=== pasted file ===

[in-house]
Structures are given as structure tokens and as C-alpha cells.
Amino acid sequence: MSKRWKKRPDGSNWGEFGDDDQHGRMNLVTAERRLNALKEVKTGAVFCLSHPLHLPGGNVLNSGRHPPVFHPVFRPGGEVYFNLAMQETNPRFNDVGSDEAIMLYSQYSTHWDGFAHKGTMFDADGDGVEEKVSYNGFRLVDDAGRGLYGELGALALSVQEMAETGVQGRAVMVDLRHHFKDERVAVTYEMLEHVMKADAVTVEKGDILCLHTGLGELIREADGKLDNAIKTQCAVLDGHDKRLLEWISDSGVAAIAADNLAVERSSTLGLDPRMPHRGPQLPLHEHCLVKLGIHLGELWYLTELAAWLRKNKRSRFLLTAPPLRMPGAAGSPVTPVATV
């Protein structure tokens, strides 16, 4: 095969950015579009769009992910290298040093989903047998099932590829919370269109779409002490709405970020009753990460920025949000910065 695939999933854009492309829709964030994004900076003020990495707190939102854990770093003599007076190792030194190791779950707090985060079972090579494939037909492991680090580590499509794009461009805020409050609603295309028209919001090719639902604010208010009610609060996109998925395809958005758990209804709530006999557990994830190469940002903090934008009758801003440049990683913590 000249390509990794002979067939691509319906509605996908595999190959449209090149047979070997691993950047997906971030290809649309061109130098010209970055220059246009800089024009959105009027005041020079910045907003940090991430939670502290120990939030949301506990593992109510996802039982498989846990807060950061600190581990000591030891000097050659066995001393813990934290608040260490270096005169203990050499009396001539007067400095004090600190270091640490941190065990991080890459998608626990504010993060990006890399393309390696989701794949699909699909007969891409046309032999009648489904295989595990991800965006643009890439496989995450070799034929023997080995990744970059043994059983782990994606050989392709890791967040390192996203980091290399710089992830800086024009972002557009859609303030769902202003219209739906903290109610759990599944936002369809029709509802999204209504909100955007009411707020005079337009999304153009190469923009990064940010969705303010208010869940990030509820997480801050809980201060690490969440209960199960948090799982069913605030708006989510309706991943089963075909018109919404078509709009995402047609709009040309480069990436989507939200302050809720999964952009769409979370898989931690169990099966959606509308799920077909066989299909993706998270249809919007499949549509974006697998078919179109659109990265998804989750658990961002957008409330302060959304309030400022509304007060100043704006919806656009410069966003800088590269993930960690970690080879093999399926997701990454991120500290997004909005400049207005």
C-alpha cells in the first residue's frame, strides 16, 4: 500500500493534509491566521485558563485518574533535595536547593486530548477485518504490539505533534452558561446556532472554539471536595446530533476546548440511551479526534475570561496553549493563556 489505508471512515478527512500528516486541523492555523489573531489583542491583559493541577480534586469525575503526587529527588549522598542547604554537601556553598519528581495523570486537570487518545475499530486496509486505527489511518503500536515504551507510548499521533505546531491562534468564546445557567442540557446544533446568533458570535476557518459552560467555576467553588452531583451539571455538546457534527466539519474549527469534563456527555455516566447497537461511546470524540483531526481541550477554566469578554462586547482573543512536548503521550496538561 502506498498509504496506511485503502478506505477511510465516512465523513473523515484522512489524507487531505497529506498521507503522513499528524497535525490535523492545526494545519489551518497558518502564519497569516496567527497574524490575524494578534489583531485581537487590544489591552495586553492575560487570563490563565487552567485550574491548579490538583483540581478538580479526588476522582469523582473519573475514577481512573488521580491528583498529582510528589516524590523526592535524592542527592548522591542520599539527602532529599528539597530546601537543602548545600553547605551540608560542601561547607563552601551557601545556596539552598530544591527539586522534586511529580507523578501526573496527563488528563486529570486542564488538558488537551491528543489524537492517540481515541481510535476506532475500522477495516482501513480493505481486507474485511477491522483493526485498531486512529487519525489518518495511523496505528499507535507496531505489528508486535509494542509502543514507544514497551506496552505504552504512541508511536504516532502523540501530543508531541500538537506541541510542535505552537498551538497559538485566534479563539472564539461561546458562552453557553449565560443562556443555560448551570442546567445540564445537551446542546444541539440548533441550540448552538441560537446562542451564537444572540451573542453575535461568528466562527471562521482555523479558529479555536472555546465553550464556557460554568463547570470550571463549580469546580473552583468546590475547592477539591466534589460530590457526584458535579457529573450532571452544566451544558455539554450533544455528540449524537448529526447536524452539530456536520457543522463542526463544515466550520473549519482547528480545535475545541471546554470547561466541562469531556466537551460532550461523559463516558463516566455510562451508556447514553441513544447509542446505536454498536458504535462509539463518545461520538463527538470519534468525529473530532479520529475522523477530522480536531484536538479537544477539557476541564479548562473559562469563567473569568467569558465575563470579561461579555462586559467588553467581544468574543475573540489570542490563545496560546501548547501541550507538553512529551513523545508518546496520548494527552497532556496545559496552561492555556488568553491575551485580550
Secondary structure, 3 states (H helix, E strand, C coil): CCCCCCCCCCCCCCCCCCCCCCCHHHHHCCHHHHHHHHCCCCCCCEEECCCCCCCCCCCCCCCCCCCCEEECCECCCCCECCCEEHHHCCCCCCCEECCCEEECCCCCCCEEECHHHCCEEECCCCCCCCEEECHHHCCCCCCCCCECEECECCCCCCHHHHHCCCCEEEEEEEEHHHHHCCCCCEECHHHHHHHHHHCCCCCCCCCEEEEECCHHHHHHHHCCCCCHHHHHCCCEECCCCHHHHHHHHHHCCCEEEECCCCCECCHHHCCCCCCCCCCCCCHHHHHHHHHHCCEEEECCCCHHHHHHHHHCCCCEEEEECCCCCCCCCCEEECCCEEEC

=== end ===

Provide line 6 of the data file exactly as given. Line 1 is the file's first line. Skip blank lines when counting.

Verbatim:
Secondary structure, 3 states (H helix, E strand, C coil): CCCCCCCCCCCCCCCCCCCCCCCHHHHHCCHHHHHHHHCCCCCCCEEECCCCCCCCCCCCCCCCCCCCEEECCECCCCCECCCEEHHHCCCCCCCEECCCEEECCCCCCCEEECHHHCCEEECCCCCCCCEEECHHHCCCCCCCCCECEECECCCCCCHHHHHCCCCEEEEEEEEHHHHHCCCCCEECHHHHHHHHHHCCCCCCCCCEEEEECCHHHHHHHHCCCCCHHHHHCCCEECCCCHHHHHHHHHHCCCEEEECCCCCECCHHHCCCCCCCCCCCCCHHHHHHHHHHCCEEEECCCCHHHHHHHHHCCCCEEEEECCCCCCCCCCEEECCCEEEC